In the October CIPA report, for japan, there were 90,163 cameras shipped and over half, 50,611 were mirrorless, but of those, a small number were full frame. Canon sells more DSLR's and more Mirrorless than Sony in Japan, the figures we see were for FF mirrorless markets which Canon and Nikon have just entered, so we need several months to see what the trend is. However, I doubt that Sony will lead in any of the categories, they are 3rd overall as of now, and they predict lower sales as Canon and Nikon sales ramp up. They will be 4th in mirrorless sales by early next year.
I think that at some point, people who just throw money at cameras will realize that whether they own a Sony or a Nikon or a Canon, no piece of equipment can make a boring photograph spectacular, and that buying the next product that reviewers ramble on about doesn't make anyone a better photographer, unless you really enjoy shooting test patterns mounted on a wall.
I've given each of the big 3 systems -- and Olympus MFT -- a fair shake, and at the end of the day, I just enjoy shooting with Canon more, plus, they have a better mix of tools for the stuff I like to shoot.
Well, they have been in the digital camera business since 1996 and the system camera business since 2006 (when they bought what was left of Minolta). Granted, professional FF camera market is a league of its own.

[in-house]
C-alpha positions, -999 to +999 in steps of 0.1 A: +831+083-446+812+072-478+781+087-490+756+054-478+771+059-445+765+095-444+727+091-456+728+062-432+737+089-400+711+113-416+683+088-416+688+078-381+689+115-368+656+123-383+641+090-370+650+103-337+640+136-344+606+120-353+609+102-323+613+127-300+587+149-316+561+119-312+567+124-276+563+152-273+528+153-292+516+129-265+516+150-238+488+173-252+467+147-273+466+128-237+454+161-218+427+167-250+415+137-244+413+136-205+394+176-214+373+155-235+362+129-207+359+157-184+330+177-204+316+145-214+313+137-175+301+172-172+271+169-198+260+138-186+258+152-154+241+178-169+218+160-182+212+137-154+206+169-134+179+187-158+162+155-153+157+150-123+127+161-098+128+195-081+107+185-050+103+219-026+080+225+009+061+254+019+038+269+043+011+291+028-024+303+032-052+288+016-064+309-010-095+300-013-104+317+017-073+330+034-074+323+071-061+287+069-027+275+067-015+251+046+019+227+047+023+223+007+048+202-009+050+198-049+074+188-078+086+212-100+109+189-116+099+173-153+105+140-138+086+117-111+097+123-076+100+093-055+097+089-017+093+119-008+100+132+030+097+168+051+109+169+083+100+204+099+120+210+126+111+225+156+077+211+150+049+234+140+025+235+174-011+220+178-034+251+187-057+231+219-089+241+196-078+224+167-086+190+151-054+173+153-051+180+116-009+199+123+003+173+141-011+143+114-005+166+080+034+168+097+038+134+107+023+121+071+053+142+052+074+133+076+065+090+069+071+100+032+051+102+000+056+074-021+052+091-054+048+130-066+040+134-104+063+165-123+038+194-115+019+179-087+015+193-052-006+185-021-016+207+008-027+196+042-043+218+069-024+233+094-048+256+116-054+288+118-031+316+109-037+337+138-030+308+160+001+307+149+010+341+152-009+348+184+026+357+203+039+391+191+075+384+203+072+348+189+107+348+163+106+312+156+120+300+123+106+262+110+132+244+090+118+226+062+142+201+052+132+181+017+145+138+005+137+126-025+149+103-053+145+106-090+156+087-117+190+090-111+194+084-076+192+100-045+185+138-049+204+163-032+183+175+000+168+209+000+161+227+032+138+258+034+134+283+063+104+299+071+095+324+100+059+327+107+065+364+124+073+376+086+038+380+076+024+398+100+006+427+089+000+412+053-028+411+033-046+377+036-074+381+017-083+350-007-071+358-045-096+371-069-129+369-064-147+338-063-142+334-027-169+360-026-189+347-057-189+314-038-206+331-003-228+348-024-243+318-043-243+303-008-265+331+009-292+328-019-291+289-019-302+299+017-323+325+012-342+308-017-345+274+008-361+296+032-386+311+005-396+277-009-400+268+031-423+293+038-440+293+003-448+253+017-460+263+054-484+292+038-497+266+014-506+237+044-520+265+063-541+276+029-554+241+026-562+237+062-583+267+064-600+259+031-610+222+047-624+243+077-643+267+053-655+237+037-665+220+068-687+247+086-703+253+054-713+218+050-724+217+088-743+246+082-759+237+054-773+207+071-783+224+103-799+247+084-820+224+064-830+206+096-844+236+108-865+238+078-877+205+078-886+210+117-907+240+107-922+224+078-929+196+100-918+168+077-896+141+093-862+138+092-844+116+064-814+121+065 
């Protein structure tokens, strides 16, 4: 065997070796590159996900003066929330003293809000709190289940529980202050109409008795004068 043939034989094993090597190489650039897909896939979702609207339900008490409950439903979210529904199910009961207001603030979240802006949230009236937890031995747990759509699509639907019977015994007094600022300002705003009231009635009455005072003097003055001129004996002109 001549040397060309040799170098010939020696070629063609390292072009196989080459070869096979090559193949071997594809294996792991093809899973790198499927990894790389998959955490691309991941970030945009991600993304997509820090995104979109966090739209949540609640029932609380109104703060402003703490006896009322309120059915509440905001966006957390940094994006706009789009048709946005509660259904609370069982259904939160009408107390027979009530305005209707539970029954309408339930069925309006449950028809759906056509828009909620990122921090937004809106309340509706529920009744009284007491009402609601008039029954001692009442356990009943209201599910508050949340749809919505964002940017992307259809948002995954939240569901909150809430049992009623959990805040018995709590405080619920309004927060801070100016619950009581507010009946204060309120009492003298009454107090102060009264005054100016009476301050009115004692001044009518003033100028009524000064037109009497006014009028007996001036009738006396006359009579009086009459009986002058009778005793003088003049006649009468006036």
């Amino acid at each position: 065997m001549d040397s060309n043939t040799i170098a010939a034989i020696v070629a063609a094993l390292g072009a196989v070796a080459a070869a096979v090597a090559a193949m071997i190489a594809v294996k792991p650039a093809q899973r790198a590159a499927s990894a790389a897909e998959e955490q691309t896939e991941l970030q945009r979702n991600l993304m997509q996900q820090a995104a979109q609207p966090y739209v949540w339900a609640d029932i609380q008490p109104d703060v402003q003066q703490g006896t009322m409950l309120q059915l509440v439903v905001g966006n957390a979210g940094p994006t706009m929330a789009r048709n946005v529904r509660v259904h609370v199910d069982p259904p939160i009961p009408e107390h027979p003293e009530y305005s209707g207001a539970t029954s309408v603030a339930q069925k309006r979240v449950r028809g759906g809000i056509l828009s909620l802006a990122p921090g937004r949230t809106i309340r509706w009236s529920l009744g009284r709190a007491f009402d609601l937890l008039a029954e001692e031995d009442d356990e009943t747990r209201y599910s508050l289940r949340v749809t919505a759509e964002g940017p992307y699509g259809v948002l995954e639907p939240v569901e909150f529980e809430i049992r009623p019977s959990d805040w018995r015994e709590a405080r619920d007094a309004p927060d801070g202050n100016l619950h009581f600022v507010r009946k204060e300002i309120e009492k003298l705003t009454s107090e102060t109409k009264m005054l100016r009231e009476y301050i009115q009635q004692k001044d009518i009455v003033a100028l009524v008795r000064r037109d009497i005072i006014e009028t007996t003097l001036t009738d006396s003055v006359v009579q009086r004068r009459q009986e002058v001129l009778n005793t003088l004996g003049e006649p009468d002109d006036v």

So, while you are not comparing apples and oranges, you have managed to pluck a single apple from the apple tree and come to a sweeping conclusion.
I hope this provides a little clarity into what is apparently a very murky, and for some reason, emotional issue.
They've also been making cameras for around 30 years now, so it's not like Sony started from scratch with the Alphas.
They have made a lot of camera in there years, they had their AXX0, which a some of them had ok spec but I never knew anyone who used them. Then there was the A77 or A99 ish camera what looked really on paper but did people use them? I don't know. It wasn't until the NEX that I started seeing people use them, I felt like there were pretty popular as second camera (small kits) or didn't want the weight of DSLR. Then they seem to get better and better with the A3500 model and so on. So that is 2006 to 2013 that they didn't gain much in they way of market share. But from 2014-2018 they grew a lot in term of market share and people using their camera.
BCNRanking data is probably highly indicative of the overall sales figures within Japan. 40% is nothing to snort at.
I am sure if BCNRanking results had shown Sony in the lead by a wide margin, you'll be singing a different tune. Pffffft...
I was also referring to their video cameras (both high-end professional and consumer), which are of course mirrorless, making them somewhat similar to the Alphas. And if you check out a site like B&H, you'll be amazed at how many different models Sony still sells. They've been churning out products with sensors and lenses for a long time, and know what they're doing.
But is this also the case with their marketing? Are they avoiding edgy, splashy social media campaigns?
No matter, they keep marching ahead despite the fireworks and clowns.
Averaging over a year or longer window and analyzing the trend there would be a sensible choice, I guess.